Outrage at inaction over sexual assaults

Issue 

BY SALLY HYSLOP

PERTH — Students at Murdoch University were horrified to learn that a wave of sexual assaults has occurred on campus since the start of the year. The silence and inaction of university administration have provoked outrage among students and staff.

It was only when a female student went to the press following an attempted abduction in the university's car park that the situation became public. Her attackers tried to drug her with a chemical-soaked rag. What soon emerged was that there is a serious and continuing threat to students' safety. Female students were being approached, often in daylight, and molested or shown pornographic pictures. There have been at least 10 serious sexual assaults in the past three months.

Sadly, the incidents come as no surprise to anyone who has attended the campus since 1999. This was the year that the administration was caught hiding a series of similar sexual assaults on campus. A number of new security initiatives were promised but little eventuated. In fact, this year Murdoch campus has only two full-time security guards for a campus with a population of more than 12,000 people.

Kim Thomas, a security officer who spoke to Green Left Weekly, said the university's the existing system of patrols and emergency buttons demonstrated "a lack of concern and thought" on the part of the administration.

Recently, the university administration removed posters produced by the student union Women's Department drawing attention to the lack of safety on campus.

Vice-chancellor Steven Schwartz's administration has produced glossy promotions about the university to attract overseas fee-paying students. It has established revenue-raising projects like a private secondary school on the campus grounds. Publicity of the spate of sexual assaults may jeopardise the profitability of such projects.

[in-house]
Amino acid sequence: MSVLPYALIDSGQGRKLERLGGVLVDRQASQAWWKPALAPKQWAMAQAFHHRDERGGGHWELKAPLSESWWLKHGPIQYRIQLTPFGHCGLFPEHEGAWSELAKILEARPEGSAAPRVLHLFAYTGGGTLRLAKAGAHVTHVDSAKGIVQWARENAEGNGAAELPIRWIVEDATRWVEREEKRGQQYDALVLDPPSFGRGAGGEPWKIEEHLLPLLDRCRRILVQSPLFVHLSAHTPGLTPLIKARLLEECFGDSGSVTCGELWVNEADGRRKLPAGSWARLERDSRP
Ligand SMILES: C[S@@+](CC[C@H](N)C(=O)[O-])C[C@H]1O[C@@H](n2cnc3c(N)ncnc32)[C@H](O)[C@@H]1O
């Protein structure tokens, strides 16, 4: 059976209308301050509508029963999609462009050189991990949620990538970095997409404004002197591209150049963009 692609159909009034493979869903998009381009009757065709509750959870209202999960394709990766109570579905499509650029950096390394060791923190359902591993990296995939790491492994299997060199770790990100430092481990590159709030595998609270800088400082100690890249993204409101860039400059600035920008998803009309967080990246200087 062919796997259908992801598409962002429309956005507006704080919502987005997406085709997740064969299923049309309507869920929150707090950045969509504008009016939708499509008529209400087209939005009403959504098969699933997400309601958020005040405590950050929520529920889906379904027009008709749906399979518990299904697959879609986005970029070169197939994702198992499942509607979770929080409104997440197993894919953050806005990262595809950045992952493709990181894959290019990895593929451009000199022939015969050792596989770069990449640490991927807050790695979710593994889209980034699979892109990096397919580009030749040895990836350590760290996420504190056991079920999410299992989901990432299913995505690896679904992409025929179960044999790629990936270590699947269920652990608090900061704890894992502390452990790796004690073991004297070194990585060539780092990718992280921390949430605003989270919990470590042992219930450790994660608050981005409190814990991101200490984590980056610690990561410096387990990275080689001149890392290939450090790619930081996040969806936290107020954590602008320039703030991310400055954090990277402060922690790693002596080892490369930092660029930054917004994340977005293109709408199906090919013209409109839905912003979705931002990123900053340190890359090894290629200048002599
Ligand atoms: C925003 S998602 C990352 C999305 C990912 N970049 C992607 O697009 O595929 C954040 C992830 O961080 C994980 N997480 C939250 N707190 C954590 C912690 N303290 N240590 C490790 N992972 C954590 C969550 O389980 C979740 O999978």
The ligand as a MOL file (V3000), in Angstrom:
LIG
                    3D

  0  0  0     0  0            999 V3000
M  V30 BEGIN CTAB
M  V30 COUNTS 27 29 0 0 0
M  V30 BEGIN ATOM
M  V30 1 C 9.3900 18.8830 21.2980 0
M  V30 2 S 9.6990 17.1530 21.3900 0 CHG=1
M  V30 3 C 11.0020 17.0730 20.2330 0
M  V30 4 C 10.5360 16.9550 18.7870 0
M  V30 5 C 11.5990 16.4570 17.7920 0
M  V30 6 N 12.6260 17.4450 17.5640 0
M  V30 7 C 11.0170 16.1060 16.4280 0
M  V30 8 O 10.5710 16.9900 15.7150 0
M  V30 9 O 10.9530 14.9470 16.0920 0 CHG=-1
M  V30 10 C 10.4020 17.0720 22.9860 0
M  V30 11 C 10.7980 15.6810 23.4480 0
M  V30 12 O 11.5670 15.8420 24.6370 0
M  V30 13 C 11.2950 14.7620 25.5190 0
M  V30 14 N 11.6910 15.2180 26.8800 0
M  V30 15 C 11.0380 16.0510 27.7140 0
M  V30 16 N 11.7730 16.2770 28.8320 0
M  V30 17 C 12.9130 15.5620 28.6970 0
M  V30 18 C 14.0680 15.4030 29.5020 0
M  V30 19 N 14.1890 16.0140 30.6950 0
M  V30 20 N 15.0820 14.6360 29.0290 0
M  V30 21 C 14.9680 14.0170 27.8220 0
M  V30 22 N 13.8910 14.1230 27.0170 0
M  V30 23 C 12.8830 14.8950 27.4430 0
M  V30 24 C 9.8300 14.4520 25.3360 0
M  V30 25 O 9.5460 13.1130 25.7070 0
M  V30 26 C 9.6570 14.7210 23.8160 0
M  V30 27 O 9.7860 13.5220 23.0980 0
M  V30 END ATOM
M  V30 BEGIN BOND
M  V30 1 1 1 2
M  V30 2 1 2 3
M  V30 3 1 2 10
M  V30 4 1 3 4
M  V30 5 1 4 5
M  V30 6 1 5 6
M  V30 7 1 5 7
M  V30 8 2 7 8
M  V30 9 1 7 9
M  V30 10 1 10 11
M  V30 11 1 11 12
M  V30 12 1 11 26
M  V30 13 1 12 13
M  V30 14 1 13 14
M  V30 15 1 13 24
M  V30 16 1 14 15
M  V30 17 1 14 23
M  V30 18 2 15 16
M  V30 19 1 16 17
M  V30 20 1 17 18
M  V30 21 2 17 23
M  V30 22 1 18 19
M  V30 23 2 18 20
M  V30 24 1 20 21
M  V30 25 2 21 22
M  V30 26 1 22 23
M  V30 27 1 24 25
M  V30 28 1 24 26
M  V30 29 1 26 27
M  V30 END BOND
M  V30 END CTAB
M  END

After the recent attempted abduction, the university issued a pamphlet that stated, "Fortunately, the attacks have not resulted in anyone being seriously physically hurt". "Security Awareness" pamphlets have also been distributed which include tips such as: "If you are on campus and are walking to your car, it is best that you walk in a group, or at least with one other person."

The Murdoch Guild's women's officer, Helen Isaacs, demanded that the administration add the following message "if you are the victim of an incident, it's not your fault". Unfortunately, the tips imply that security is students' responsibility.

Many women students are choosing not to attend classes that are vital to their degrees if they finish after dark. Hardest hit are female students with disabilities and women on low incomes. The areas which have been identified as the most dangerous, even during daylight, are the most inexpensive car parks, bus stops and the paths disabled students are forced to use because most of the main walkways in Murdoch have stairs.

If proper security measures were taken in 1999, the present wave of attacks may never have taken place. It is clear that the safety of the students comes a poor second for the Murdoch administration.

"The thought of students spending their precious money on fees and accommodation at another university is obviously more vexing to the vice-chancellor than the possibility that yet another student will be assaulted on campus", said Thomas.

Messages of protest can be sent to the vice-chancellor at <vc@central.murdoch.edu.au>.

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